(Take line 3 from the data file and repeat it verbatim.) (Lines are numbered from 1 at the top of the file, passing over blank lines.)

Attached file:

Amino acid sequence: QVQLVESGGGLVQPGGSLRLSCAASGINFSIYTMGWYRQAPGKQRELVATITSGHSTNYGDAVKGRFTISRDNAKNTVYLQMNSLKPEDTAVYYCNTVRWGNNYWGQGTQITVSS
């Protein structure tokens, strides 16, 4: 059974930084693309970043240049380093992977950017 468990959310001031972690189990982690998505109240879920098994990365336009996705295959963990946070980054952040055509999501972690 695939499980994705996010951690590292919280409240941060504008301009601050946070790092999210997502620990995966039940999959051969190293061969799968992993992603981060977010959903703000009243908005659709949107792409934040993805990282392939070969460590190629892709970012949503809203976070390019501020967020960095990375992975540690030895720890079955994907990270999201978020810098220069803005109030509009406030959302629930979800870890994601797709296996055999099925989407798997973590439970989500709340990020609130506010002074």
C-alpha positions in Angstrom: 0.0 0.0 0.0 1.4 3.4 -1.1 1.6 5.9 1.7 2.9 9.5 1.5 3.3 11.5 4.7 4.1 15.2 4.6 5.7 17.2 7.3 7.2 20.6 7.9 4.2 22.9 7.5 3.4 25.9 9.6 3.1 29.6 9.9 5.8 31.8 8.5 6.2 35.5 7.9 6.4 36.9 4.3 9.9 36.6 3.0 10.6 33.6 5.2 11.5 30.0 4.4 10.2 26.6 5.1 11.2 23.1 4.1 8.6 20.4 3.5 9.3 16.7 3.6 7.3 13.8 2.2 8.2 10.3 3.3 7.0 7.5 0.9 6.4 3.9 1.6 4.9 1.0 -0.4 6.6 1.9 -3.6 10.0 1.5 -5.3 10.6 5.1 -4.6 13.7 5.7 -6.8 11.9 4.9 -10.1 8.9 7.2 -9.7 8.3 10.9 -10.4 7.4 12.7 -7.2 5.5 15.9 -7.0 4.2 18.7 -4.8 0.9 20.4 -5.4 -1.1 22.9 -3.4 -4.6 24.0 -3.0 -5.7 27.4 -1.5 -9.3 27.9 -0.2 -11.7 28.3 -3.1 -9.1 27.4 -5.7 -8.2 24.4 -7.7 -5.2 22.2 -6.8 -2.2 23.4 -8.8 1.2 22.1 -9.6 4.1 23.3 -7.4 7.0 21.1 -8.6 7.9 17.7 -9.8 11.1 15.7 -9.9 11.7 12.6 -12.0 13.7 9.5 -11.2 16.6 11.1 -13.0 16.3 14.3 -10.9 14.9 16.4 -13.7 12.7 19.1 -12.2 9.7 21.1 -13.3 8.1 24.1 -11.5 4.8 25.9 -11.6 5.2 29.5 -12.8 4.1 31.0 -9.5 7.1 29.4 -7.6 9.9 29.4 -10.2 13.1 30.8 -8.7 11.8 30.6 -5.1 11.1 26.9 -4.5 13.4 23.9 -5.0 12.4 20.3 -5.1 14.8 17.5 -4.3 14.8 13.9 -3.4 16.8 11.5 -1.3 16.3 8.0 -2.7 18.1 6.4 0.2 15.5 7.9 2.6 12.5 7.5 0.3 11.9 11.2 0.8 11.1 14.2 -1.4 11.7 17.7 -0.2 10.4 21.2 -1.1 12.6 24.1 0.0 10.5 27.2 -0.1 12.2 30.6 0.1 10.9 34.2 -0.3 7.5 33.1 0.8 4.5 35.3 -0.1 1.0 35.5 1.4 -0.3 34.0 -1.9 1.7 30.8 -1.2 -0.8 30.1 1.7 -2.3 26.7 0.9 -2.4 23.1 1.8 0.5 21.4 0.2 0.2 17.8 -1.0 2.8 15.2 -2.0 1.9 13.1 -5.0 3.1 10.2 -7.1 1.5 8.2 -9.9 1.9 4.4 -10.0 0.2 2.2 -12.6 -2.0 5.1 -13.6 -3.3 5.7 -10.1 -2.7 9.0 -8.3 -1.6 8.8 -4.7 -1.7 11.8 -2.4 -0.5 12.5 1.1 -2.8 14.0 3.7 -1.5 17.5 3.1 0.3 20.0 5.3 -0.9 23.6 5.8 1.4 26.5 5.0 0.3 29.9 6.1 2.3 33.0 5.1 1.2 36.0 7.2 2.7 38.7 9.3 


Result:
C-alpha positions in Angstrom: 0.0 0.0 0.0 1.4 3.4 -1.1 1.6 5.9 1.7 2.9 9.5 1.5 3.3 11.5 4.7 4.1 15.2 4.6 5.7 17.2 7.3 7.2 20.6 7.9 4.2 22.9 7.5 3.4 25.9 9.6 3.1 29.6 9.9 5.8 31.8 8.5 6.2 35.5 7.9 6.4 36.9 4.3 9.9 36.6 3.0 10.6 33.6 5.2 11.5 30.0 4.4 10.2 26.6 5.1 11.2 23.1 4.1 8.6 20.4 3.5 9.3 16.7 3.6 7.3 13.8 2.2 8.2 10.3 3.3 7.0 7.5 0.9 6.4 3.9 1.6 4.9 1.0 -0.4 6.6 1.9 -3.6 10.0 1.5 -5.3 10.6 5.1 -4.6 13.7 5.7 -6.8 11.9 4.9 -10.1 8.9 7.2 -9.7 8.3 10.9 -10.4 7.4 12.7 -7.2 5.5 15.9 -7.0 4.2 18.7 -4.8 0.9 20.4 -5.4 -1.1 22.9 -3.4 -4.6 24.0 -3.0 -5.7 27.4 -1.5 -9.3 27.9 -0.2 -11.7 28.3 -3.1 -9.1 27.4 -5.7 -8.2 24.4 -7.7 -5.2 22.2 -6.8 -2.2 23.4 -8.8 1.2 22.1 -9.6 4.1 23.3 -7.4 7.0 21.1 -8.6 7.9 17.7 -9.8 11.1 15.7 -9.9 11.7 12.6 -12.0 13.7 9.5 -11.2 16.6 11.1 -13.0 16.3 14.3 -10.9 14.9 16.4 -13.7 12.7 19.1 -12.2 9.7 21.1 -13.3 8.1 24.1 -11.5 4.8 25.9 -11.6 5.2 29.5 -12.8 4.1 31.0 -9.5 7.1 29.4 -7.6 9.9 29.4 -10.2 13.1 30.8 -8.7 11.8 30.6 -5.1 11.1 26.9 -4.5 13.4 23.9 -5.0 12.4 20.3 -5.1 14.8 17.5 -4.3 14.8 13.9 -3.4 16.8 11.5 -1.3 16.3 8.0 -2.7 18.1 6.4 0.2 15.5 7.9 2.6 12.5 7.5 0.3 11.9 11.2 0.8 11.1 14.2 -1.4 11.7 17.7 -0.2 10.4 21.2 -1.1 12.6 24.1 0.0 10.5 27.2 -0.1 12.2 30.6 0.1 10.9 34.2 -0.3 7.5 33.1 0.8 4.5 35.3 -0.1 1.0 35.5 1.4 -0.3 34.0 -1.9 1.7 30.8 -1.2 -0.8 30.1 1.7 -2.3 26.7 0.9 -2.4 23.1 1.8 0.5 21.4 0.2 0.2 17.8 -1.0 2.8 15.2 -2.0 1.9 13.1 -5.0 3.1 10.2 -7.1 1.5 8.2 -9.9 1.9 4.4 -10.0 0.2 2.2 -12.6 -2.0 5.1 -13.6 -3.3 5.7 -10.1 -2.7 9.0 -8.3 -1.6 8.8 -4.7 -1.7 11.8 -2.4 -0.5 12.5 1.1 -2.8 14.0 3.7 -1.5 17.5 3.1 0.3 20.0 5.3 -0.9 23.6 5.8 1.4 26.5 5.0 0.3 29.9 6.1 2.3 33.0 5.1 1.2 36.0 7.2 2.7 38.7 9.3 